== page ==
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It is a common moral conviction that it is better to let many guilty people go free than to wrongly imprison a single innocent person. My understanding is that this principle underlies the presumption of innocence in criminal trials. I can see that this strikes us as profoundly right, but I'm not sure why. I mean, off the top of my head it seems fairly easy to refute it along a crudely utilitarian line: all we need is to suppose that the guilty parties are liable to do harm enough to outweigh the suffering of the wrongly imprisoned innocent party.

Setting aside the question of whether the principle 'better to let many guilty go free than to wrongly imprison a single innocent person' is the rationale for the presumption of innocence, that utilitarians would reject the principle is not as clearcut as you appear to assume. We seem to be considering two possibilities: (a) letting some number of guilty persons (you say 'many') go free but thereby ensuring that an innocent person is not punished (b) punishing an innocent person but ensuring that 'many' guilty persons are also punished For utilitarians, the question of whether (a) or (b) is morally preferable will turn on empirical facts or tendencies. You suggest that utilitarians will opt for punishing the guilty even at the cost of punishing the innocent "if the guilty parties are liable to do harm enough to outweigh the suffering of the wrongly imprisoned innocent party." I suspect this move overlooks two factors that might tilt the balance of costs and benefits (happiness and unhappiness) in...

Hello. I wanted to ask about revenge. (1) Is there anything morally wrong with taking revenge? (2) If the urge to take revenge is a genetic instinct (and surely, it's quite plausible that it might be), why should it have less moral authority than any other feeling about right and wrong? The background to this question is that, while there's no explicit eye-for-an-eye in the laws of most contemporary societies, usually judges take community expectations and appropriate punishment into account when sentencing, and not just factors like legal requirements, precedence, rehabilitation and deterrence -- so revenge is arguably still very much a part of modern law.

Modern legal systems and practices are probably shaped by a number of different factors, as you note. Criminal sentencing, for example, is likely to reflect concerns about rehabilitation, deterrence, consistency — and revenge. You rightfully ask: Should revenge have a place in how wrongdoers are treated -- is there something morally suspect about revenge? First, it's key to recognize that revenge does not simply aim at making a wrongdoer worse off. Revenge is instead partly a matter of motive: Whenever we punish someone, we aim to make them worse off in some way. What distinguishes revenge from deterrence and other motives is that in acting so as to avenge, we aim to make the wrongdoer worse off for no other apparent reason than that the wrongdoer should be made to suffer. We aren't attempting to discourage the wrongdoer (or others) from acting wrongly, nor are we attempting to use the suffering as a way to improve the wrongdoer's character, etc. Revenge is fundamentally vindictive . To punish a...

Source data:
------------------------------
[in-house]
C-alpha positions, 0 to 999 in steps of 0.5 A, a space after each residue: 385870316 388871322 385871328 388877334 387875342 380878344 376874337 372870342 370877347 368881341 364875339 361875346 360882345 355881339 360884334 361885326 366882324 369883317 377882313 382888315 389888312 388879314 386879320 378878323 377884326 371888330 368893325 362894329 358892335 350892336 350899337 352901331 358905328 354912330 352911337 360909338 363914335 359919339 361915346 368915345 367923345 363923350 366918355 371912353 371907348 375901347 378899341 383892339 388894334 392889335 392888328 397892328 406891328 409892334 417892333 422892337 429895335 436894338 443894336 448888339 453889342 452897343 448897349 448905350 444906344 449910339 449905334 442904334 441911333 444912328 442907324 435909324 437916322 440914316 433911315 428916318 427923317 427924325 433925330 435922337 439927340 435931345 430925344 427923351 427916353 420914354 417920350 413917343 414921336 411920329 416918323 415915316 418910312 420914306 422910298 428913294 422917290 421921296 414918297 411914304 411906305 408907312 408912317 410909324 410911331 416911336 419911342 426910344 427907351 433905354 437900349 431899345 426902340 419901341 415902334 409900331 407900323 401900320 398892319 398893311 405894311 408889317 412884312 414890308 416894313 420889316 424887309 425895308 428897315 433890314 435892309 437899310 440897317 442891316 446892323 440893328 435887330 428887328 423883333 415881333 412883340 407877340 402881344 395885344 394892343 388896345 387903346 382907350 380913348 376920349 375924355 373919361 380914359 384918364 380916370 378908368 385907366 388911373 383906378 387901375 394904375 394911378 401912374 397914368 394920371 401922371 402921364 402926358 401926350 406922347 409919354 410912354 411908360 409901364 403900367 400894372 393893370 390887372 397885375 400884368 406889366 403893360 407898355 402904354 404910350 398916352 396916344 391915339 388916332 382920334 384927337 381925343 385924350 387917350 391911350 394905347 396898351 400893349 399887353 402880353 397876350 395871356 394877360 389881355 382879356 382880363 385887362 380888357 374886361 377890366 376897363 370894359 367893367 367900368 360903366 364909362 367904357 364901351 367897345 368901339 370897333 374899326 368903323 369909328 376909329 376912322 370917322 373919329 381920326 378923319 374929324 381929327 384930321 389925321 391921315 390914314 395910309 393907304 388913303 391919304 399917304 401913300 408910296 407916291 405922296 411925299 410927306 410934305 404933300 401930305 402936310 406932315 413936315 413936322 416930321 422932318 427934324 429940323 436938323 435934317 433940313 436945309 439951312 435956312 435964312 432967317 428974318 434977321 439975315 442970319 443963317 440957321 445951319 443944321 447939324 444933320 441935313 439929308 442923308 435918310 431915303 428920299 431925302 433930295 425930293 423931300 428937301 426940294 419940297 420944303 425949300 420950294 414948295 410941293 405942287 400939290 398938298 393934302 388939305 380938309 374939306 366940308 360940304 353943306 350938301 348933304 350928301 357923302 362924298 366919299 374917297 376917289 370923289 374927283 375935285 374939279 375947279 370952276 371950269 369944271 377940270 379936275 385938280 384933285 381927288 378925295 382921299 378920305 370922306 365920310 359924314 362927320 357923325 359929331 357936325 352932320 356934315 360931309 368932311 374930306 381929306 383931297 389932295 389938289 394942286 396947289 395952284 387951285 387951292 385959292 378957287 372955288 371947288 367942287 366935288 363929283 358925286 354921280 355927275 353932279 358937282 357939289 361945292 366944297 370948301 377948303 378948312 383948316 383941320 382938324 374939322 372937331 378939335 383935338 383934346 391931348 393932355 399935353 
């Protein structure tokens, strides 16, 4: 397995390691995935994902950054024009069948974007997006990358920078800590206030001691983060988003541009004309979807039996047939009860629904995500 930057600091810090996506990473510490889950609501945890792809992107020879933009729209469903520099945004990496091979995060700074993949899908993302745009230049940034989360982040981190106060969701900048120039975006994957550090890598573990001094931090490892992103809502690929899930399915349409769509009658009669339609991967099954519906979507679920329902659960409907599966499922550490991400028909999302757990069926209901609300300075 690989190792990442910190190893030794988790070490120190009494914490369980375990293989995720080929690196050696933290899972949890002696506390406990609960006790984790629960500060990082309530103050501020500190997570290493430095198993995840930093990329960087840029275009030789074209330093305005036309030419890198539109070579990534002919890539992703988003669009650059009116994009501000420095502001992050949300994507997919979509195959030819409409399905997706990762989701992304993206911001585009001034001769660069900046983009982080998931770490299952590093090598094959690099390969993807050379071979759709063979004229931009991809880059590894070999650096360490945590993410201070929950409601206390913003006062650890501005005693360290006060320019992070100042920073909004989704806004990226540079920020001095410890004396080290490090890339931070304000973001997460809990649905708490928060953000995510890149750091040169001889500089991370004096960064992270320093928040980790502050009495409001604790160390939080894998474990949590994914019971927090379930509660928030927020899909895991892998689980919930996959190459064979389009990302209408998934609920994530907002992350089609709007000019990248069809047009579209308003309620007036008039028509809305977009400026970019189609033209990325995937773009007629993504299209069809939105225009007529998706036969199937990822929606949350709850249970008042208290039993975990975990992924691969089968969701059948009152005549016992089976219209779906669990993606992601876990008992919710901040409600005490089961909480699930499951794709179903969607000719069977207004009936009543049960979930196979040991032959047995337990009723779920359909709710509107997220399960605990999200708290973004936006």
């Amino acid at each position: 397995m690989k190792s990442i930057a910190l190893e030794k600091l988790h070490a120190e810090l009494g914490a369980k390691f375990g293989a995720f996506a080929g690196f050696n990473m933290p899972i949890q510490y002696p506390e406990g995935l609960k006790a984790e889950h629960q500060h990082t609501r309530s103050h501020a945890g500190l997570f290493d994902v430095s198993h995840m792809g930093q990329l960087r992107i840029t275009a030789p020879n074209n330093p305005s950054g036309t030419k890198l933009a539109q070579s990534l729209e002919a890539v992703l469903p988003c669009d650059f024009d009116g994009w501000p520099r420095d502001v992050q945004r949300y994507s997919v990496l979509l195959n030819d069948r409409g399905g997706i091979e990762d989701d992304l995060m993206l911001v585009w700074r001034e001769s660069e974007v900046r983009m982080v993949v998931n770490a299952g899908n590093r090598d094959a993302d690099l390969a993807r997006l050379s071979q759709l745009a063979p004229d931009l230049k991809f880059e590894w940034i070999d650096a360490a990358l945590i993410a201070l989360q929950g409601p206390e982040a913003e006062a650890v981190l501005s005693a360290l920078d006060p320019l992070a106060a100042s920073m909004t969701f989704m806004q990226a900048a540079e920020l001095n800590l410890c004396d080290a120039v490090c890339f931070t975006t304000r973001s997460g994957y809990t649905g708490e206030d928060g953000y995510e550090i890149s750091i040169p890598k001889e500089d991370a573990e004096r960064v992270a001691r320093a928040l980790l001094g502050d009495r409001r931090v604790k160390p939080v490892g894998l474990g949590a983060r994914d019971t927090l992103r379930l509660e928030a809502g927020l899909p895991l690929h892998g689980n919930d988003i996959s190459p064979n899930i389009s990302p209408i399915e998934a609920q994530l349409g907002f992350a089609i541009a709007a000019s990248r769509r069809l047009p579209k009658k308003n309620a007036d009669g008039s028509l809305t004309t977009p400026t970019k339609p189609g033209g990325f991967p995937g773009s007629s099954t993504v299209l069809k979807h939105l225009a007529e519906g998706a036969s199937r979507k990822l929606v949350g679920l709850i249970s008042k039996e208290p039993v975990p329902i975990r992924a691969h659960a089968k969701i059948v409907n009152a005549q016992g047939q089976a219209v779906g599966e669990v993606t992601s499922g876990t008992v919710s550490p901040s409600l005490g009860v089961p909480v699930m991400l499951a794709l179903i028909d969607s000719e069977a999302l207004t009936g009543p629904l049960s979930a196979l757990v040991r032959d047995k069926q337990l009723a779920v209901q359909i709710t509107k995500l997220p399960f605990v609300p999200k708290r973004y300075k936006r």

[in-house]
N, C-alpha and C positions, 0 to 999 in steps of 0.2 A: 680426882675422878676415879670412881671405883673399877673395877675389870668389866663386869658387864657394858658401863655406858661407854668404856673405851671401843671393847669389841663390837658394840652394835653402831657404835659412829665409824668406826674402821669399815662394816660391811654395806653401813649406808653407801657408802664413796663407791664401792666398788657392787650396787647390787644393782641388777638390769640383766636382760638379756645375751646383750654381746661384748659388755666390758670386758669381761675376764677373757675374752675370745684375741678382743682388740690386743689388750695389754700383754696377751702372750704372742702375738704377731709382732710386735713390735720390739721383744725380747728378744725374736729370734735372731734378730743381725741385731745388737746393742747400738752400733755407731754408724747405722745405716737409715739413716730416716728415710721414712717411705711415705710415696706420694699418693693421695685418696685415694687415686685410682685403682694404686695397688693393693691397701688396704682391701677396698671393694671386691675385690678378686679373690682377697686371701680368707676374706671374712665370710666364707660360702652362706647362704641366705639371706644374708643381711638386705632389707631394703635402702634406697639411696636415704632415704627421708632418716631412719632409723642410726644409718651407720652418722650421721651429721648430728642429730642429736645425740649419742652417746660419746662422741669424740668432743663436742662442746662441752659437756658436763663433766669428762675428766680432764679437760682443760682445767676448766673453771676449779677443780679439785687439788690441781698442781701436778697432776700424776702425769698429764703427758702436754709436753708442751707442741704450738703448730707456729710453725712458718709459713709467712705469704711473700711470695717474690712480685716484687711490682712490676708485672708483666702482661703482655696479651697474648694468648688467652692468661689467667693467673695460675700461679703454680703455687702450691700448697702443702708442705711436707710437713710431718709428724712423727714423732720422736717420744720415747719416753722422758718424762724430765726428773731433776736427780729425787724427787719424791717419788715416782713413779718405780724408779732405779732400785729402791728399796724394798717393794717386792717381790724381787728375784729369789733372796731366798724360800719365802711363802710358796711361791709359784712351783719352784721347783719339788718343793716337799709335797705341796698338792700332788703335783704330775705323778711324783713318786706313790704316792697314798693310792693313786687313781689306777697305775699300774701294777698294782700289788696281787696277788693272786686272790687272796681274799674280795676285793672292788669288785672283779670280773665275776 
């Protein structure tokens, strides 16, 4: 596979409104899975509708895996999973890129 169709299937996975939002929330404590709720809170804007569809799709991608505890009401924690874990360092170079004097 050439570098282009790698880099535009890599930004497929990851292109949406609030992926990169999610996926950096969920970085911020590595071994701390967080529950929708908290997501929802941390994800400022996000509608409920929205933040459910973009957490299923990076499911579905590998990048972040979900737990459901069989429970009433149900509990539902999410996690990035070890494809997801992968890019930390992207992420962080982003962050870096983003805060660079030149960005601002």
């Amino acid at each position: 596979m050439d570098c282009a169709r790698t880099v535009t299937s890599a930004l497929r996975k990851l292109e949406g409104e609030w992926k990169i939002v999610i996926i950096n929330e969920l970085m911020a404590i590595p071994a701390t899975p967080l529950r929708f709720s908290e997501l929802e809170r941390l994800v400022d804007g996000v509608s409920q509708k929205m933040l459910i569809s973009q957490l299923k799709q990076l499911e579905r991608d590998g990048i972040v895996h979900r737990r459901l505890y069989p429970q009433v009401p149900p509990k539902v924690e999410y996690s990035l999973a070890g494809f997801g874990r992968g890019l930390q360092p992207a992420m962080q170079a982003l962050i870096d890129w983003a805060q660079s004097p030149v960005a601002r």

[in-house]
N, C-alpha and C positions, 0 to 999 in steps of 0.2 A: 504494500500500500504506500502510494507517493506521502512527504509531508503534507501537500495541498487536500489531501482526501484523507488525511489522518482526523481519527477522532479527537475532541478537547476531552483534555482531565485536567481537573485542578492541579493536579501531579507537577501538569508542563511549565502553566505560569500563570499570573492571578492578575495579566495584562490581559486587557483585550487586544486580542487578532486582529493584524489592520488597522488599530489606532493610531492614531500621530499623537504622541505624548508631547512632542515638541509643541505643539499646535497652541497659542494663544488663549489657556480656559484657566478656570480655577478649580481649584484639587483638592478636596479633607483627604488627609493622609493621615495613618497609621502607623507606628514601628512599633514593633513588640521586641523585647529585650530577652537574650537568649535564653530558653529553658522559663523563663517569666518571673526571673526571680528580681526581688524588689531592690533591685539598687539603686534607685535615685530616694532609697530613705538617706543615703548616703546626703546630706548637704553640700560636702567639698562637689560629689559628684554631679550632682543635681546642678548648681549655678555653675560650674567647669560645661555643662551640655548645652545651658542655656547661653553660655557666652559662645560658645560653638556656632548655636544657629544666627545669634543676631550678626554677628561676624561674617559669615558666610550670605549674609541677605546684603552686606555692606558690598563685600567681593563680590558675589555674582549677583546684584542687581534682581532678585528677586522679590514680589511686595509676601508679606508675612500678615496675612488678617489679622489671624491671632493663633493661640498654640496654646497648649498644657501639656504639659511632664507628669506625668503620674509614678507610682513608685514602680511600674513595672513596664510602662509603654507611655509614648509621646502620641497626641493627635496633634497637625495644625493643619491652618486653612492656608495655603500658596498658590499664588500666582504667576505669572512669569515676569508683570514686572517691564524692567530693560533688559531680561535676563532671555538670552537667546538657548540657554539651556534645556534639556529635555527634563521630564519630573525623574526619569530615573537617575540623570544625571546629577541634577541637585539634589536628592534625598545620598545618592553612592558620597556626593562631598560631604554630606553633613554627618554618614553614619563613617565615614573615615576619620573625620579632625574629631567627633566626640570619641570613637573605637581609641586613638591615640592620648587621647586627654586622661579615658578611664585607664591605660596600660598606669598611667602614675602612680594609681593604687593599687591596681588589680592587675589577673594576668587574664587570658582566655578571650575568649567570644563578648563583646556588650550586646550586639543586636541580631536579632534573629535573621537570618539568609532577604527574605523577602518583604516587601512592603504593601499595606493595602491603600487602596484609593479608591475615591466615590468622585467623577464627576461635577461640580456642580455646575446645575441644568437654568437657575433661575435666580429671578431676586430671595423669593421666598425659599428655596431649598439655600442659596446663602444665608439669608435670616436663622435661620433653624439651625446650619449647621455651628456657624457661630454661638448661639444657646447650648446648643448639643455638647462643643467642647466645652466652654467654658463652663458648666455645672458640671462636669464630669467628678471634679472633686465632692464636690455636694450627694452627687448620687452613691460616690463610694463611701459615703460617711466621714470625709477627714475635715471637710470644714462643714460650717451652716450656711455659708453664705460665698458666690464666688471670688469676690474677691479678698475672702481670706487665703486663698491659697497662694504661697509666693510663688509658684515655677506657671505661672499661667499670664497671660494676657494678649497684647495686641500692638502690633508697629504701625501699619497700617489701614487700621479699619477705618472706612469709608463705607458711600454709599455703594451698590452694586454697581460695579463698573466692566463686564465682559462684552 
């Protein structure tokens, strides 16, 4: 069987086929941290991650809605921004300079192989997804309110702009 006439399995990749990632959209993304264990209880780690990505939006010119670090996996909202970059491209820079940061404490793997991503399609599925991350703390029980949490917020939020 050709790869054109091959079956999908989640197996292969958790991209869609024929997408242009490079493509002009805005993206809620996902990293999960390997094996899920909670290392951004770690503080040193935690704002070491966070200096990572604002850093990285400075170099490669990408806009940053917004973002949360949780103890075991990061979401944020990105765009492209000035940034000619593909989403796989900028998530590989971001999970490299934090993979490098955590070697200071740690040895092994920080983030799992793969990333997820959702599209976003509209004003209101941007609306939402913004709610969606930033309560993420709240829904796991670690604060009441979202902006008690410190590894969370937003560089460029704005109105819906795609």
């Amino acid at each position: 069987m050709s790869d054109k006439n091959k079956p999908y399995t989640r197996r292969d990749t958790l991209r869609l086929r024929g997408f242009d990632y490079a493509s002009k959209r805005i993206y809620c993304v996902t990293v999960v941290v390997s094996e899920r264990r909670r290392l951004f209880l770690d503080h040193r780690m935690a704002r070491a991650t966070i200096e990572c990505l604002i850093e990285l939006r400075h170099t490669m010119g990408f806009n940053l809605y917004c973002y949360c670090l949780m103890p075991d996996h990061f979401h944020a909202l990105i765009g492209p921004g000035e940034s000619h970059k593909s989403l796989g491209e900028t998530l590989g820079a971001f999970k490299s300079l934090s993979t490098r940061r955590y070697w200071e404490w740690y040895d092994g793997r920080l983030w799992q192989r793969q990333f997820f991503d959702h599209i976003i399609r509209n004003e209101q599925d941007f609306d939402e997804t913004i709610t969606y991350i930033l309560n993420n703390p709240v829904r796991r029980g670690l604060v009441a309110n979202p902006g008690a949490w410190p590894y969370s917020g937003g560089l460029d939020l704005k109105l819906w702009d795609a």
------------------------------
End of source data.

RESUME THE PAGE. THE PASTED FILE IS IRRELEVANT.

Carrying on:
Some states mandate an automatic death penalty for murdering a law enforcement officer. How can this possibly be just when it elevates the victim above that of common civilians? I agree with the Aristotelian conception of justice as only partially overlapping that of morality but consistency is crucial to rationality in both judgment and conduct. Actions ought to be judged similarly unless there are morally relevant dissimilarities between them so a law-abiding or even a vindictive police officer, already armed and aware of the risks of his profession, is the same as any other civilian, both legally and morally. Common law jurisdictions work on the basis that all citizens are equal in intrinsic worth--wouldn't the imperative be to either entirely repeal the death penalty for murder or use it in every single instance?

I'm going to largely duck your last question: I doubt even the most enthusiastic proponents of the death penalty believe it should be imposed for every murder. Most jurisdictions distinguish between first-degree murder, second-degree, etc., precisely because not all murders are morally serious enough to merit the death penalty (which it is not to say that any murder merits the death penalty). But on to your main question: Should the death penalty be automatic for murdering a law enforcement officer but not automatic for murdering anyone else? I can think of three possible rationales for an affirmative answer. I'm not sure I find any of them convincing, but I'll leave that to your judgment. The first is that killing law enforcement is morally worse than killing someone else and so automatically deserves a harsh punishment. Your position seems to be that this is not so: That in order for killing law enforcement to be morally worse than killing someone else, there must be something about the...